|oil on canvas|
|42 cm - 34 cm|
|Provenance : Château de Villepreux, Bertin de Veaux family|
|In a wooden channel frame and molded carved and gilded stucco|
Jean-Baptiste GREUZE (1725-1805)
* Champs requis
During his lifetime, Greuze had already gained immense popularity partly thanks to his faces of children's expressions. Our painting is one of those portraits so characteristic of his work that he likes from the 1760s.
This remarkable work, a reflection of the genius of Greuze, combines precision and velocity, making our painting a work accomplished in its technique but close to the sketch in its bill.
We observe with admiration these small pictorial touches from a rich palette, affixed to achieve the carnation, and these creamy impastations revealing thick fabrics and drapes. Thus it is easy for us to imagine Greuze painting with dexterity and "sculpting" this delicate portrait without hesitation.
The "greuzian" expression of this little girl testifies to the artist's ability to observe, feel and grasp the individual character of children. In his simple, rustic costume, the child already seems to have a very pronounced character, staring at us, head down, without intimidation and with a deep look.
Jean-Baptiste Greuze was born on August 21, 1725 in Tournus. Son of an entrepreneur and architect, he was drawn to drawing from his earliest years, in spite of the will of his father who intended him for business. He was supported in his vocation by the painter Lyons Charles Grandon, which he will be a student. Greuze followed his teacher in Paris where he settled in 1750. He became a student of Charles Joseph Natoire at the Royal Academy of Painting and Sculpture, professor with whom he had trouble.
In 1755, his "Father explaining the Bible to his children" is very successful. On February 3, 1759, he married Anne-Gabrielle Babuti, daughter of a bookseller at the Quai des Augustins, François Babuti, whose portrait he exhibited in 1761. The following year, April 16, in Paris, his wife gives birth to a daughter whom they name Anna-Geneviève. She embraced her father's career, which she supported until her death.
The popularity of Jean-Baptiste Greuze is confirmed with other genre scenes with a moral purpose, such as "The Accordion of Village" (Salon of 1761, Paris, Louvre Museum), "La Piété filière" (Salon of 1763, acquired by Catherine II, St. Petersburg, Hermitage Museum), "The Ungrateful Son, The Punished Son" (sketches in 1765, Palace of Fine Arts in Lille, paintings in 1778, Louvre Museum) or "La Mère beloved "(Salon of 1769, Madrid, private collection). Diderot says his enthusiasm. The Revolution of 1789 brought the vogue of antiquity and devalued its work, but the nineteenth century perpetuated the tradition of sentimental painting.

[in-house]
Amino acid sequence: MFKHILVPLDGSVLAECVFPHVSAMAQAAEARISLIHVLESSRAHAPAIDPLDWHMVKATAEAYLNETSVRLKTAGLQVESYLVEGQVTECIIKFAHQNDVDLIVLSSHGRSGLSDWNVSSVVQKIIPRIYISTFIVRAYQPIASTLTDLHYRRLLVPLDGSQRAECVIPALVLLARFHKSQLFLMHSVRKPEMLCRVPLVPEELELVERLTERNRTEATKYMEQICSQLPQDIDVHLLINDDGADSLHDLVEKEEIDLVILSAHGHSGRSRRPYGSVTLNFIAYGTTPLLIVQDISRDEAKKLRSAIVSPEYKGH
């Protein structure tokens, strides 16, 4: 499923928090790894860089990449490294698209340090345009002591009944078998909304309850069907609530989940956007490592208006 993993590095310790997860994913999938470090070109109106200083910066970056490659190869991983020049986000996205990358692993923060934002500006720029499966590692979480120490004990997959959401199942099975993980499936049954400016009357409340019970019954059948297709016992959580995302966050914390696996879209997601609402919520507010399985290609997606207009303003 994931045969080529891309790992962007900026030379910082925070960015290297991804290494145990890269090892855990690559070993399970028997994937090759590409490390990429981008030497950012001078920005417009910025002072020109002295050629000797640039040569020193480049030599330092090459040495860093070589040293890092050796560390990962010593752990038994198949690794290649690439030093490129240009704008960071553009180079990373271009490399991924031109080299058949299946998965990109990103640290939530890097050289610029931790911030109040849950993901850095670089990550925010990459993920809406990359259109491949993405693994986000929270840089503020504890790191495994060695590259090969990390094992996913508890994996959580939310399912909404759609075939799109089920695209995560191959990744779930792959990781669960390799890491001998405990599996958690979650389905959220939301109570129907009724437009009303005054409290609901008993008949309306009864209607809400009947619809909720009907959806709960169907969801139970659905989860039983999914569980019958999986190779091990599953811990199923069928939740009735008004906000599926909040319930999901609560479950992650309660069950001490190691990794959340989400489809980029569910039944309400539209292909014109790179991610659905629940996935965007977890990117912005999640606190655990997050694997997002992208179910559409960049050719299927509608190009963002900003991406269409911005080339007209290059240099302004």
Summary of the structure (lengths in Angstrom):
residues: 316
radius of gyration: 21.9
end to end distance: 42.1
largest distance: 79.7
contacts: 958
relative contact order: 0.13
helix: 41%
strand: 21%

Greuze asks for the divorce which is pronounced on August 4, 1793. Having placed his fortune in annuities on the Hotel de Ville, the Revolution ruined it entirely. After exhibiting at the Salons of 1800, 1801 and 1804, the Salon in 1808 exhibited "St. Mary the Egyptian" three years after his death. He had, among others, Marie-Geneviève Brossard of Beaulieu, Jeanne-Philiberte Ledoux, Constance Mayer, Pierre Alexandre Wille, Charles-Henri Desfossez and Anna-Geneviève Greuze.
Died in his home on rue des Fosses Saint Denis (along the Boulevard de Bonne Nouvelle), Greuze rests in Paris at the Montmartre cemetery. Since 1864, a street Greuze, route of the 16th arrondissement of Paris, pays tribute to the artist. One can, on the other hand, always see his birthplace in Tournus.
Source: E. Benezit
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